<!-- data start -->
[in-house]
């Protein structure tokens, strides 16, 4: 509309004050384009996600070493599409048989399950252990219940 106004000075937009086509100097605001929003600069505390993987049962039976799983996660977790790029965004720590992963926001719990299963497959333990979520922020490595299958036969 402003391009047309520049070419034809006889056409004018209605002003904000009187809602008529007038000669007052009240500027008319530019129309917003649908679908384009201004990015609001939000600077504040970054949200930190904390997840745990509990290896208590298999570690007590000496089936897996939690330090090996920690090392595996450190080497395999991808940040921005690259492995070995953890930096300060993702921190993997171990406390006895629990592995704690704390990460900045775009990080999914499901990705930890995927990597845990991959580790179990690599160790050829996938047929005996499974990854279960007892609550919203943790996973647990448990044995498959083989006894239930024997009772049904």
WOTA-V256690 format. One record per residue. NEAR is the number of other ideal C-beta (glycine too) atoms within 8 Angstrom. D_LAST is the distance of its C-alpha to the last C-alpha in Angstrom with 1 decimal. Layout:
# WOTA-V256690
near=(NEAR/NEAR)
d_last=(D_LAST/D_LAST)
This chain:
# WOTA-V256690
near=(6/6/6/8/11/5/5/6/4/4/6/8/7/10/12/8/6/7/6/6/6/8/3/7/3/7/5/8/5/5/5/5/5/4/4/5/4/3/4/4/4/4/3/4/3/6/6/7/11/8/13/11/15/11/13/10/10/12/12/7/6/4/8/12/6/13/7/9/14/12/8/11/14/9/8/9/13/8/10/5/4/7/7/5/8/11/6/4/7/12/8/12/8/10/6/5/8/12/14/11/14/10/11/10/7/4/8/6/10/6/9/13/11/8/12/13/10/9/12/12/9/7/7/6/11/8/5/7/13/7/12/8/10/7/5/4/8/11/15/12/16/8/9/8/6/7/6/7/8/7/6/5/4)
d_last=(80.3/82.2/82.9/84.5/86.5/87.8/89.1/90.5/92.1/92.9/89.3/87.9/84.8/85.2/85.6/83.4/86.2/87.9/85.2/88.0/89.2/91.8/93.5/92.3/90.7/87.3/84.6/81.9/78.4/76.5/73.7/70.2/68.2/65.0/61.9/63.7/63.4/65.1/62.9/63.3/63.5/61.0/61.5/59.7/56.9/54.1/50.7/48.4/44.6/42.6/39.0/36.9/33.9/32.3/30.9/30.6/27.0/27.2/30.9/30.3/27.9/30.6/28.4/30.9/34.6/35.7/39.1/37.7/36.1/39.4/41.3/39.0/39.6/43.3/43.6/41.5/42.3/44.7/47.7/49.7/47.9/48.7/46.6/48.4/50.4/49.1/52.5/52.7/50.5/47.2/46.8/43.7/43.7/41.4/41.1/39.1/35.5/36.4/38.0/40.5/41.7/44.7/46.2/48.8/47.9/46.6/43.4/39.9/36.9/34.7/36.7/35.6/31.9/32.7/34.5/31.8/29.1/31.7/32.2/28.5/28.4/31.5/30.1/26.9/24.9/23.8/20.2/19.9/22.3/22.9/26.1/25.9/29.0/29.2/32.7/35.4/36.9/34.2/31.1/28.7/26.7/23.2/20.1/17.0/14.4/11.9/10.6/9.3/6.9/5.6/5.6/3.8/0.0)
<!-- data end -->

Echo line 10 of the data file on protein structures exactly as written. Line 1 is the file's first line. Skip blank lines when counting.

d_last=(80.3/82.2/82.9/84.5/86.5/87.8/89.1/90.5/92.1/92.9/89.3/87.9/84.8/85.2/85.6/83.4/86.2/87.9/85.2/88.0/89.2/91.8/93.5/92.3/90.7/87.3/84.6/81.9/78.4/76.5/73.7/70.2/68.2/65.0/61.9/63.7/63.4/65.1/62.9/63.3/63.5/61.0/61.5/59.7/56.9/54.1/50.7/48.4/44.6/42.6/39.0/36.9/33.9/32.3/30.9/30.6/27.0/27.2/30.9/30.3/27.9/30.6/28.4/30.9/34.6/35.7/39.1/37.7/36.1/39.4/41.3/39.0/39.6/43.3/43.6/41.5/42.3/44.7/47.7/49.7/47.9/48.7/46.6/48.4/50.4/49.1/52.5/52.7/50.5/47.2/46.8/43.7/43.7/41.4/41.1/39.1/35.5/36.4/38.0/40.5/41.7/44.7/46.2/48.8/47.9/46.6/43.4/39.9/36.9/34.7/36.7/35.6/31.9/32.7/34.5/31.8/29.1/31.7/32.2/28.5/28.4/31.5/30.1/26.9/24.9/23.8/20.2/19.9/22.3/22.9/26.1/25.9/29.0/29.2/32.7/35.4/36.9/34.2/31.1/28.7/26.7/23.2/20.1/17.0/14.4/11.9/10.6/9.3/6.9/5.6/5.6/3.8/0.0)